Eva Murphy calls herself a Mama Bear, and she works in space she calls her cave, where she makes teddy bears out of real military uniforms.
Called Veteran Honor Bears, they sound cute and cuddly and they are, to a point. They are also the product of serious attention to detail and research.
Murphy, a Copperopolis resident, gives the stuffed animals to veterans of foreign wars. She also makes them to honor those who have died.
One of the bears Murphy made is to honor U.S. Army Pvt. 1st Class James Dennis Piper, who died in April 1967 in Vietnam before his 20th birthday. Veterans of Foreign Wars Post 12118 of Copperopolis is named for Piper. Piper’s family took it to the cemetery where Piper’s headstone stands, made a photo and sent it to Murphy and her husband, Ralph, a U.S. Marine Corps veteran of the Vietnam War.
Dana Katz, a volunteer coordinator with Operation Mend at University of California, Los Angeles, said Murphy’s work and attention to detail has helped numerous combat veterans in recent years.
“We’ve received a multitude of the bears, probably 30 in the past three years,” Katz said. “We give them to wounded warriors who are being treated through Operation Mend at UCLA.”
Operation Mend’s stated mission is to partner with U.S. military forces to heal wounds of war by delivering leading-edge patient care, research and education, and by using the best medicine and technology available.
“Certainly our patients draw a huge amount of comfort from the bears,” Katz said Monday. “We see these huge macho guys cuddling their bears, and we see the bears in photos when they travel and visit with family. They love them and they really provide them with real comfort.”
Murphy estimated she’s made more than 490 bears in the past three years. Her recent work includes a hand-made bear for Hal Mayo, a U.S. Navy veteran of World War II and a living survivor of the Japanese attack on Pearl Harbor.
The bear for Mayo is made from 75-year-old wool that comes from a World War II Navy dress uniform donated by a man named Mike Malone, of Coulterville, Murphy said.
Murphy is 66, and so is her husband, who is a disabled veteran. Her cave is situated next to their bedroom.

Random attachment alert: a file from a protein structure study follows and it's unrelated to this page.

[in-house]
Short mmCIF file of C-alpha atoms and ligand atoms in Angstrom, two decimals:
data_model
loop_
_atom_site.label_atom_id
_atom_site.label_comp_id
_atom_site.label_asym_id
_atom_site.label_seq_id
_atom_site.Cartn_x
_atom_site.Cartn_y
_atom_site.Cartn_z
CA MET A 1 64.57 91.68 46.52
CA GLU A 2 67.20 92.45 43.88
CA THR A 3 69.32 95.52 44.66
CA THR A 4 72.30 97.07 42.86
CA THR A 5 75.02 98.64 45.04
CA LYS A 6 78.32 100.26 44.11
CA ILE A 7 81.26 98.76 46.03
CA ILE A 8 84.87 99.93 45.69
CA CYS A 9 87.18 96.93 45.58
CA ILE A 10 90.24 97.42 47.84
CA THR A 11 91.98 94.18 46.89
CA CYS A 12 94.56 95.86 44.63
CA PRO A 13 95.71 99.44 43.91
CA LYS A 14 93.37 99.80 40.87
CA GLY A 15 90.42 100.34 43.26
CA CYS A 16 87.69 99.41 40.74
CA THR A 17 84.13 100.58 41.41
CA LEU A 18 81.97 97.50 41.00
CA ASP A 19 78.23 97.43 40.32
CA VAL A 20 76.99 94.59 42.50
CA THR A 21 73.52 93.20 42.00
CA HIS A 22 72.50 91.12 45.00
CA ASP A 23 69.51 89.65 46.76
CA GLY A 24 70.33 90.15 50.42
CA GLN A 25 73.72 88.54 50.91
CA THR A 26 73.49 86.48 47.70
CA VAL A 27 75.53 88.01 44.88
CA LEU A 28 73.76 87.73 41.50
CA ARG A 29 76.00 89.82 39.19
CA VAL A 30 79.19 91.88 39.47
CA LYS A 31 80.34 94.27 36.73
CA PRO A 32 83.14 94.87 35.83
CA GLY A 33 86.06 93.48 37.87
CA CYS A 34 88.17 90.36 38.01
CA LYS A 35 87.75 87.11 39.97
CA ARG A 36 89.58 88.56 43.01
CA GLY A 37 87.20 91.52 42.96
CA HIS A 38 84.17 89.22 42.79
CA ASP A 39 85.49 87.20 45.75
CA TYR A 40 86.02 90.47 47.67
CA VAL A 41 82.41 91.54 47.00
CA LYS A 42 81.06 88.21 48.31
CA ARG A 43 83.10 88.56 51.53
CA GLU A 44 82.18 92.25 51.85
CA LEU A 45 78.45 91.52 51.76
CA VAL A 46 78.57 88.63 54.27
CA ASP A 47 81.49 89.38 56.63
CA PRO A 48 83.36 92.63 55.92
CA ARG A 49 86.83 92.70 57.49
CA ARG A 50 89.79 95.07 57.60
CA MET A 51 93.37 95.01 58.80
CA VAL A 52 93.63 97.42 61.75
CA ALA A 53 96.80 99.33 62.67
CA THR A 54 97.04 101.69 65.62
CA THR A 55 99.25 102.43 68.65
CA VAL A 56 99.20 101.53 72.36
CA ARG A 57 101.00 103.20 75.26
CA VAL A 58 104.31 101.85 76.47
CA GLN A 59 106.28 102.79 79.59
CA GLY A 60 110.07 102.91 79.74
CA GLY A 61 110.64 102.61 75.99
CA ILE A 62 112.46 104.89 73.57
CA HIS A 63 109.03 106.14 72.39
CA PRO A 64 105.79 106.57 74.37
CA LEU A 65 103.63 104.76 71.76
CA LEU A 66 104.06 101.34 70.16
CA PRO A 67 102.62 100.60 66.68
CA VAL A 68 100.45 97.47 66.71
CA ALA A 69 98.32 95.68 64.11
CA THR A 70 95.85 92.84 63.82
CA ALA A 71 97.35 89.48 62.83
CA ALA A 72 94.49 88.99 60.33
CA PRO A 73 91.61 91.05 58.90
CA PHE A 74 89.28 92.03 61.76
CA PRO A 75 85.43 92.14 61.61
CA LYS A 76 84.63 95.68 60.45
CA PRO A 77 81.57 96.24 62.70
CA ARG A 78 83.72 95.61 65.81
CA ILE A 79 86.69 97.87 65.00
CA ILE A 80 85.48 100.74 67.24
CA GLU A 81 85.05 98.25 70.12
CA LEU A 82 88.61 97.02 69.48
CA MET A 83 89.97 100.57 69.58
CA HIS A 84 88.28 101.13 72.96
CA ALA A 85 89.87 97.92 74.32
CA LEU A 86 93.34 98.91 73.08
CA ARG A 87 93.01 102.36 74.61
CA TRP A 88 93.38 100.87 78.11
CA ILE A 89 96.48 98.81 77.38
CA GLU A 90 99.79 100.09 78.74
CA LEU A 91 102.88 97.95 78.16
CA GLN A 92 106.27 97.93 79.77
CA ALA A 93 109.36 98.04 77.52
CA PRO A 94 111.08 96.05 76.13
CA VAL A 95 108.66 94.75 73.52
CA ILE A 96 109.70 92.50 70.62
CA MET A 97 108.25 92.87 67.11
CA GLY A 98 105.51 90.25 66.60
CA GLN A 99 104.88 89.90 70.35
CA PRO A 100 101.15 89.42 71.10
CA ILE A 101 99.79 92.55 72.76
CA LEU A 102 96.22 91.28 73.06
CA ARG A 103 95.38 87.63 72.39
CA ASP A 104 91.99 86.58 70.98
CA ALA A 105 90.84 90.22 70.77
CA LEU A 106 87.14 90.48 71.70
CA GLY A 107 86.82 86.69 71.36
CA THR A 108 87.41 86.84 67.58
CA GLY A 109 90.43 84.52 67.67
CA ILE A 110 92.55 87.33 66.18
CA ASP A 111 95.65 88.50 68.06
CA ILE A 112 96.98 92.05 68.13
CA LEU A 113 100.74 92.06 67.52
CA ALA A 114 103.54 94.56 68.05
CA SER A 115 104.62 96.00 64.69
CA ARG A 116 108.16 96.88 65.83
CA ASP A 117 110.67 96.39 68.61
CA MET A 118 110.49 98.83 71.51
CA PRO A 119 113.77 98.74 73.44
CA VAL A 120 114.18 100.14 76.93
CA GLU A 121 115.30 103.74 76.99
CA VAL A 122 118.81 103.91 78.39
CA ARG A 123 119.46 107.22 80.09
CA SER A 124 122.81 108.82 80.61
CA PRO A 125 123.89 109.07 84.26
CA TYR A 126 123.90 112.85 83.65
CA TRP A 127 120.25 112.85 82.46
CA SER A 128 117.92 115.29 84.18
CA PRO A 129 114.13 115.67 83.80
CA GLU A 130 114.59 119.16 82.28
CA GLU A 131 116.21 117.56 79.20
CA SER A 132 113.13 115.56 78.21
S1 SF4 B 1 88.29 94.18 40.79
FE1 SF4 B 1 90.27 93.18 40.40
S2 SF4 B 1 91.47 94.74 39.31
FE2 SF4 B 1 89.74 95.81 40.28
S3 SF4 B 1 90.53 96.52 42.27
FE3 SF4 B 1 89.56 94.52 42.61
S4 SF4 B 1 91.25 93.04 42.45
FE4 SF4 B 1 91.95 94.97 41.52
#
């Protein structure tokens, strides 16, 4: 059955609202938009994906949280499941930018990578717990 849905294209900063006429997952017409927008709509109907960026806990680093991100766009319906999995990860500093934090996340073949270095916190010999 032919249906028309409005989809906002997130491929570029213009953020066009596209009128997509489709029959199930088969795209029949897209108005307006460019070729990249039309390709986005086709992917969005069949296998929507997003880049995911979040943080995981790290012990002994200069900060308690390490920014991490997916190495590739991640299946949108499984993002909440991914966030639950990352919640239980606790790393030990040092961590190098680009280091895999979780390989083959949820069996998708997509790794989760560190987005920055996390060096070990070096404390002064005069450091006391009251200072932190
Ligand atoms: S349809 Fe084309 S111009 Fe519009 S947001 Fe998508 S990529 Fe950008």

The centerpiece in the cave is a Singer Heavy Duty sewing machine. Ralph bought it for her about a year ago.
Her research extends to multiple uniform types and different types of camouflage. She has numerous containers in her work space, some of them containing pieces of camouflage material marked with descriptions such as “Army Iraq Ripstop” and “All 1990s Ripstop.”
She also keeps a handmade flip notebook with labels and scraps of different types of camouflage, including “Navy Digital Pattern,” “Desert Camouflage Pattern; Combat,” and “chocolate chip.”
Karen Grissom, a resident of Manteca, heard about Murphy’s work last year when her husband did some appraisal work for the Murphys. Grissom thought of her deceased father, Emmett Ouimette, who served on submarines in World War II, and his uniform.
“I had his uniform all these years,” Grissom said Monday. “He passed back in 1994. I thought ‘Let’s see if the lady will make a teddy bear for us.’ I was totally impressed. All those years ago when he crossed the equator, they put a dragon on the back collar of his Navy uniform. She made the bear with the dragon on it.”
Grissom said she and her family are so grateful for the hand-made bear in her father’s honor.
“We passed it on to my nephew in Livermore, who was raised without a father,” Grissom said. “He was very close to my dad.”
The Grissom family also donated a uniform that used to belong to Karen’s brother-in-law, who served in the Navy in the Vietnam War.
“We donated his uniform so she could make a bear to pass on to a soldier or sailor in a hospital,” Grissom said.
“This lady needs to be recognized. And she needs help doing this work. That would be awesome if people could find a way to help her out.”
Murphy said she is motivated to make Veteran Honor Bears in part because she is recovering from breast cancer, and her experience helps her empathize with others who might need something to hold on to.
She said when she’s been in the hospital her husband has always been by her side.
“We know plenty people who’ve been in the hospital who have been alone.
“And the worst tragedy is that so many of them are vets. We know what it’s like to be there alone and be scared. This is a tiny thing we can do so they know somebody is there for them, someone has their back, someone cares. For families that have lost a veteran in their lives, it can be a visible link to their loved one.”